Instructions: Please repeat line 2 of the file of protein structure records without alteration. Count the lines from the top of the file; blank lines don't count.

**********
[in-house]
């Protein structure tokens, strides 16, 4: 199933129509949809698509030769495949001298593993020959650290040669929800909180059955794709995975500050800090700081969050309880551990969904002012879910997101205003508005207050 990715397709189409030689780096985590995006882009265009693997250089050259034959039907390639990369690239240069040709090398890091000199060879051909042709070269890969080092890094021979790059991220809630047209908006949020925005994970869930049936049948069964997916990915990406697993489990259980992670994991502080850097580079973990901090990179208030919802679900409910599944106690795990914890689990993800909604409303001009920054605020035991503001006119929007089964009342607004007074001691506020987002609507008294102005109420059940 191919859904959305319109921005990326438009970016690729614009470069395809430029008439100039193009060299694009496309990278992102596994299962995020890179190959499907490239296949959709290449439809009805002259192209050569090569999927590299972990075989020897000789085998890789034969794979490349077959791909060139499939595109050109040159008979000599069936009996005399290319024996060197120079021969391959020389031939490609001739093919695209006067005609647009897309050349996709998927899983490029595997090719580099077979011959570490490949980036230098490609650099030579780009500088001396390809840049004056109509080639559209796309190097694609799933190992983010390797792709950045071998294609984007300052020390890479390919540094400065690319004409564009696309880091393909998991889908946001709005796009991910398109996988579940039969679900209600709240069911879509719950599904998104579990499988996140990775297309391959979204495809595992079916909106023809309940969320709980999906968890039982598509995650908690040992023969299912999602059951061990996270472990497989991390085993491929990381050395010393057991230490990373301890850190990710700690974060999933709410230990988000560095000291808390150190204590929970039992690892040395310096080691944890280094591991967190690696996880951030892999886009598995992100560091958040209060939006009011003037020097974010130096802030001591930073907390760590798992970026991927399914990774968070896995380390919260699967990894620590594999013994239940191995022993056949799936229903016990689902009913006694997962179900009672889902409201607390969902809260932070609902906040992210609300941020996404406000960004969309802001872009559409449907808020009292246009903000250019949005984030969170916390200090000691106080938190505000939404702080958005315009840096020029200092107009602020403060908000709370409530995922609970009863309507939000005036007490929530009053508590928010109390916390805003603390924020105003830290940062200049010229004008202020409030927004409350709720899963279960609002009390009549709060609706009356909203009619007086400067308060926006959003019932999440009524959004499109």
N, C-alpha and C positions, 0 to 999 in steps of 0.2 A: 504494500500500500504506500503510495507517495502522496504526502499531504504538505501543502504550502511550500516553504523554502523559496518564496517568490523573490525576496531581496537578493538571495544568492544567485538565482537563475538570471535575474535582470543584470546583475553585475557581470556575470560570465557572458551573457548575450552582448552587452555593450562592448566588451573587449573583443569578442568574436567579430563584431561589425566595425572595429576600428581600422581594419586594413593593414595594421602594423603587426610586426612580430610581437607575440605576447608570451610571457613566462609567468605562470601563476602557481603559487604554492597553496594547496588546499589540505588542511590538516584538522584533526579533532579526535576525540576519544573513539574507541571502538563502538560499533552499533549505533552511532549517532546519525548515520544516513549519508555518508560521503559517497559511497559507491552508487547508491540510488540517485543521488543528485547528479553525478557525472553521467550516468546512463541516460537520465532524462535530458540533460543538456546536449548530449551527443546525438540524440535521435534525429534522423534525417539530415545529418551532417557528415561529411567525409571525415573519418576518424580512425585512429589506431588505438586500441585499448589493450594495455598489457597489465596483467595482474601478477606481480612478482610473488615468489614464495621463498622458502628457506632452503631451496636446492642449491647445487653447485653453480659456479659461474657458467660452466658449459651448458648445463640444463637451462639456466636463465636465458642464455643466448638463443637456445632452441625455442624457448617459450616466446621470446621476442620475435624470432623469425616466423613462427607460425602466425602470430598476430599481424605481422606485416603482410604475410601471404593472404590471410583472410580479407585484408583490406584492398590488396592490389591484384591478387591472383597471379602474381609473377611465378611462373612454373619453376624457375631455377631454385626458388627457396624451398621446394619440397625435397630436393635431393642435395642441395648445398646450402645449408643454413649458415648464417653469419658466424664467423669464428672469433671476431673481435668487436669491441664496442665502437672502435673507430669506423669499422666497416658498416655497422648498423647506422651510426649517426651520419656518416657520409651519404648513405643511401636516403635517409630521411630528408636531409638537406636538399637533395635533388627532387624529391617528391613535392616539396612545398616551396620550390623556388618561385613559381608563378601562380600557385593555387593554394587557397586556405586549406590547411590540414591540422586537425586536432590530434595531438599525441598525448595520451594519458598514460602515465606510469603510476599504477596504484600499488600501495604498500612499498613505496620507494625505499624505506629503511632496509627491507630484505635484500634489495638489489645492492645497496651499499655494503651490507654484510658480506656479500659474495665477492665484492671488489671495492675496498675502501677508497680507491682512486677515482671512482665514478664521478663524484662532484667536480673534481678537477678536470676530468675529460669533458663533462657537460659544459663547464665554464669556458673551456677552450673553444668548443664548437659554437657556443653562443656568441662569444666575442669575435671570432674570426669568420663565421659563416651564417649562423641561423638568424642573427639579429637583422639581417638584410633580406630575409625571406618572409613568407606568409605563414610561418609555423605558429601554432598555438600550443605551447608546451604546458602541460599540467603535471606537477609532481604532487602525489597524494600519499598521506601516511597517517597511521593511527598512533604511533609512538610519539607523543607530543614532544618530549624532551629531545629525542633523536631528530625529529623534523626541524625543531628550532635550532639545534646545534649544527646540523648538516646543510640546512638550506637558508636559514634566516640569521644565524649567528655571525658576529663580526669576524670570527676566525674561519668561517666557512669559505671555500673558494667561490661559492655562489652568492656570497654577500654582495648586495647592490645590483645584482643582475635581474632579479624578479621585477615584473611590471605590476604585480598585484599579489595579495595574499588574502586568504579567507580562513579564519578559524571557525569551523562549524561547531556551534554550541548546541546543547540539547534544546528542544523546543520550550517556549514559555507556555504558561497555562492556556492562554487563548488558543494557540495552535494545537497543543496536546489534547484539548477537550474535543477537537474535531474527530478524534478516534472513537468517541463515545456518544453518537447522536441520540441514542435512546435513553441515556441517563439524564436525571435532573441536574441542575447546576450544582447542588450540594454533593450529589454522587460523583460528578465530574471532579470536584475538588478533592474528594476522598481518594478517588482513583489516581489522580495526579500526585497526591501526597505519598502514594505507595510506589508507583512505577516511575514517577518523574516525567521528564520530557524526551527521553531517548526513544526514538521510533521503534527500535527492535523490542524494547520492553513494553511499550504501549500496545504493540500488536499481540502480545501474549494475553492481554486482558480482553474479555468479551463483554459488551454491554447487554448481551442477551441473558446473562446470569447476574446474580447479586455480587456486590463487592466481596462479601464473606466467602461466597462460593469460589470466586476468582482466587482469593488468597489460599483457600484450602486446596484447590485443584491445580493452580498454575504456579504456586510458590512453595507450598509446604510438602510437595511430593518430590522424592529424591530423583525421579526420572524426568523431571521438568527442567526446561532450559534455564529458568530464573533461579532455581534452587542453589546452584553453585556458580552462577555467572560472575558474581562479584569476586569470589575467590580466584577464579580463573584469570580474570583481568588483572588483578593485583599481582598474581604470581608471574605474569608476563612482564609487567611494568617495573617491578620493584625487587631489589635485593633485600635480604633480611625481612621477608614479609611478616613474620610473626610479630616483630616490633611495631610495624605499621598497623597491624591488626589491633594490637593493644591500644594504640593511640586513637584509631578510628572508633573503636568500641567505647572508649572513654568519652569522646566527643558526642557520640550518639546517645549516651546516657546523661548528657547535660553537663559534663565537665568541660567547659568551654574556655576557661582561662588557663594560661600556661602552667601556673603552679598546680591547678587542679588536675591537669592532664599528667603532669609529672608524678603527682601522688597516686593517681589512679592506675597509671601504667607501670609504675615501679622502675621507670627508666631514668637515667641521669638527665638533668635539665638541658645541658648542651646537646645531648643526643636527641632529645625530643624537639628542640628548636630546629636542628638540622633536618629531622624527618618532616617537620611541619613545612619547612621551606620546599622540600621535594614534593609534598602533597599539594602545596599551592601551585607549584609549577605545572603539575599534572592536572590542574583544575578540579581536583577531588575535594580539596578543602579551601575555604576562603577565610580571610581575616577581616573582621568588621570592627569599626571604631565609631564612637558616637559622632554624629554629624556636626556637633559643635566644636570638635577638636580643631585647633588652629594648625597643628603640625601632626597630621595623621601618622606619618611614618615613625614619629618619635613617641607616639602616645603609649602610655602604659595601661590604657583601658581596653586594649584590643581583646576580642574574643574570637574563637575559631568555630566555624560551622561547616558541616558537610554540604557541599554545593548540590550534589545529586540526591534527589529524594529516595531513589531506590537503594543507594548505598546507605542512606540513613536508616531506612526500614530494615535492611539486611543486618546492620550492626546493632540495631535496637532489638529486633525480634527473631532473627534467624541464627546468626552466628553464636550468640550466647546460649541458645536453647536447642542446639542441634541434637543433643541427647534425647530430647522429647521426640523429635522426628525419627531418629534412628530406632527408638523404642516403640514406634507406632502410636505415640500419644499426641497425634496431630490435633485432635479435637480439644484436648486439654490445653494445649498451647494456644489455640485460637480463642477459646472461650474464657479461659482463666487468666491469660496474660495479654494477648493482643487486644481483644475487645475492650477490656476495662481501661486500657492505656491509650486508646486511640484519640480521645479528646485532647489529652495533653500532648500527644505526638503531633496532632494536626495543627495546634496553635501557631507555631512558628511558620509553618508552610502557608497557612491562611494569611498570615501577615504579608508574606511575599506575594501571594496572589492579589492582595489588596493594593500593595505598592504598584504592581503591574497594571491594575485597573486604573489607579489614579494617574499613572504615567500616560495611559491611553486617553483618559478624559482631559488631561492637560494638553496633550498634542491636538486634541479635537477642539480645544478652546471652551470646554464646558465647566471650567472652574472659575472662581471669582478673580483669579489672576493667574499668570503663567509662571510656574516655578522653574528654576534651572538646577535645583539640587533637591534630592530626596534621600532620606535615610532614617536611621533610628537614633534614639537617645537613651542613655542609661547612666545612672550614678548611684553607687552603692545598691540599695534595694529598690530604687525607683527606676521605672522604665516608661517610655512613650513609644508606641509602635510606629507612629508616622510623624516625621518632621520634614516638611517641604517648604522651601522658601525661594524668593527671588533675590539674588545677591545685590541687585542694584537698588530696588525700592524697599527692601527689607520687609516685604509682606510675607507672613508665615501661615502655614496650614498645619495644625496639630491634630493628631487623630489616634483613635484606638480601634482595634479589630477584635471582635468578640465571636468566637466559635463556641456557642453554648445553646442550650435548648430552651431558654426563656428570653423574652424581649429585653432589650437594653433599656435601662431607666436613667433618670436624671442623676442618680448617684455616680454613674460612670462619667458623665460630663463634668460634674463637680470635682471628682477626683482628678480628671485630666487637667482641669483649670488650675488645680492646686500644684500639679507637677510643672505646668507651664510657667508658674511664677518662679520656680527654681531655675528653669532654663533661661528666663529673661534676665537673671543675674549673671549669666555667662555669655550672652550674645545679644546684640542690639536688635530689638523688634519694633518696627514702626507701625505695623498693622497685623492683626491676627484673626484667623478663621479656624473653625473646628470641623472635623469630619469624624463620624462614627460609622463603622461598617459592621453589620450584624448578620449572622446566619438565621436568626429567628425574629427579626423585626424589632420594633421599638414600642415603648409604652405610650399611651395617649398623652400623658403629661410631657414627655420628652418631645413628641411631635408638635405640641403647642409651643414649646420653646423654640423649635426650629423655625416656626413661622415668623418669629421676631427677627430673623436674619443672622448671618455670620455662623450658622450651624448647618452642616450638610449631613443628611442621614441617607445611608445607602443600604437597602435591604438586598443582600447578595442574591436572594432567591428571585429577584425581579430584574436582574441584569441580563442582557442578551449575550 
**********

């Protein structure tokens, strides 16, 4: 199933129509949809698509030769495949001298593993020959650290040669929800909180059955794709995975500050800090700081969050309880551990969904002012879910997101205003508005207050 990715397709189409030689780096985590995006882009265009693997250089050259034959039907390639990369690239240069040709090398890091000199060879051909042709070269890969080092890094021979790059991220809630047209908006949020925005994970869930049936049948069964997916990915990406697993489990259980992670994991502080850097580079973990901090990179208030919802679900409910599944106690795990914890689990993800909604409303001009920054605020035991503001006119929007089964009342607004007074001691506020987002609507008294102005109420059940 191919859904959305319109921005990326438009970016690729614009470069395809430029008439100039193009060299694009496309990278992102596994299962995020890179190959499907490239296949959709290449439809009805002259192209050569090569999927590299972990075989020897000789085998890789034969794979490349077959791909060139499939595109050109040159008979000599069936009996005399290319024996060197120079021969391959020389031939490609001739093919695209006067005609647009897309050349996709998927899983490029595997090719580099077979011959570490490949980036230098490609650099030579780009500088001396390809840049004056109509080639559209796309190097694609799933190992983010390797792709950045071998294609984007300052020390890479390919540094400065690319004409564009696309880091393909998991889908946001709005796009991910398109996988579940039969679900209600709240069911879509719950599904998104579990499988996140990775297309391959979204495809595992079916909106023809309940969320709980999906968890039982598509995650908690040992023969299912999602059951061990996270472990497989991390085993491929990381050395010393057991230490990373301890850190990710700690974060999933709410230990988000560095000291808390150190204590929970039992690892040395310096080691944890280094591991967190690696996880951030892999886009598995992100560091958040209060939006009011003037020097974010130096802030001591930073907390760590798992970026991927399914990774968070896995380390919260699967990894620590594999013994239940191995022993056949799936229903016990689902009913006694997962179900009672889902409201607390969902809260932070609902906040992210609300941020996404406000960004969309802001872009559409449907808020009292246009903000250019949005984030969170916390200090000691106080938190505000939404702080958005315009840096020029200092107009602020403060908000709370409530995922609970009863309507939000005036007490929530009053508590928010109390916390805003603390924020105003830290940062200049010229004008202020409030927004409350709720899963279960609002009390009549709060609706009356909203009619007086400067308060926006959003019932999440009524959004499109």